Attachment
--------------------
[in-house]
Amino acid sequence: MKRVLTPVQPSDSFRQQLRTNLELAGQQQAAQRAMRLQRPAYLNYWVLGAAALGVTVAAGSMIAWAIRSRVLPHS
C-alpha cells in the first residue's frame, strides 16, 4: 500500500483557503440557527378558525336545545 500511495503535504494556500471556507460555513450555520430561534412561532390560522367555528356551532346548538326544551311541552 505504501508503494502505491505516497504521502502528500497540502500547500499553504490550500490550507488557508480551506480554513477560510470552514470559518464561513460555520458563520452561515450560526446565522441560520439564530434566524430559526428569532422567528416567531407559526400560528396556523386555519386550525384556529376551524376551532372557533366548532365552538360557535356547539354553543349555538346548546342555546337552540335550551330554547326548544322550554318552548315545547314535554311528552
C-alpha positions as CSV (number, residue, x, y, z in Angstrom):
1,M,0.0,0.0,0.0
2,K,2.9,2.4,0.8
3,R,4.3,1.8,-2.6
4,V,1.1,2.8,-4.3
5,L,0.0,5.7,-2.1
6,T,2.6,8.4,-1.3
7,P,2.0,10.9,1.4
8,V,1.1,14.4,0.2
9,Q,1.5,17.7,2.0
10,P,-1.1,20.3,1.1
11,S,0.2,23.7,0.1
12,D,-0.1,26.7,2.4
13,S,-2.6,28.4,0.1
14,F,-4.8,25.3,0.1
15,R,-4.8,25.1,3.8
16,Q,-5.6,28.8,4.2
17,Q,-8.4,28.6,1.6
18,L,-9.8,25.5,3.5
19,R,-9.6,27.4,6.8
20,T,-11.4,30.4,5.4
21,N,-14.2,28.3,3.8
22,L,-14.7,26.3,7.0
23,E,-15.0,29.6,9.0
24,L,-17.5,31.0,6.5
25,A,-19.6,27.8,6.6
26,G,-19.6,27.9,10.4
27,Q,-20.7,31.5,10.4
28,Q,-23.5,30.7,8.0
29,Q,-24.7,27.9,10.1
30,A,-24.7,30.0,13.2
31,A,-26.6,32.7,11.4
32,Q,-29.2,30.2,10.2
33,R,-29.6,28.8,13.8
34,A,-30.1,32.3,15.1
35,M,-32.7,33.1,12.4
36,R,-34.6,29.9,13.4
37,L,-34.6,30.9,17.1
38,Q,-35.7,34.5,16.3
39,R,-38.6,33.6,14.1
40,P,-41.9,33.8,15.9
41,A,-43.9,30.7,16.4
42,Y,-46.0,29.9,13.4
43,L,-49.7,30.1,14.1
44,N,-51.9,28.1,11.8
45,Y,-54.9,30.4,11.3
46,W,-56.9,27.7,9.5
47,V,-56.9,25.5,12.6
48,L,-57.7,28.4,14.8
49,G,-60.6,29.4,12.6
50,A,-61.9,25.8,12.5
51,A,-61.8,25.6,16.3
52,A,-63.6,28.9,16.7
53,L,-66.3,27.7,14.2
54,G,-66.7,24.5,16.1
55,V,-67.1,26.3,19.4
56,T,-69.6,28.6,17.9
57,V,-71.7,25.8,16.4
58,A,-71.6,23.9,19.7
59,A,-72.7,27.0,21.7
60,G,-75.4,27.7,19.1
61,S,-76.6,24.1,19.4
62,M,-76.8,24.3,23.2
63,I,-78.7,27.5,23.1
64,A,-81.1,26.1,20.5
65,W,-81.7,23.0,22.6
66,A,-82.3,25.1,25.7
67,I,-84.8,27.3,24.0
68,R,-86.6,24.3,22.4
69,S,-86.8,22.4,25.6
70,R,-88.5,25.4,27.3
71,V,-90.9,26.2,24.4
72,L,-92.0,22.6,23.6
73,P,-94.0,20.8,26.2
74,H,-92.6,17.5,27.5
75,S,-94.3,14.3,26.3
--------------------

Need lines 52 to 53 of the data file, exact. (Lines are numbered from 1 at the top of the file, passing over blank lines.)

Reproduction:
48,L,-57.7,28.4,14.8
49,G,-60.6,29.4,12.6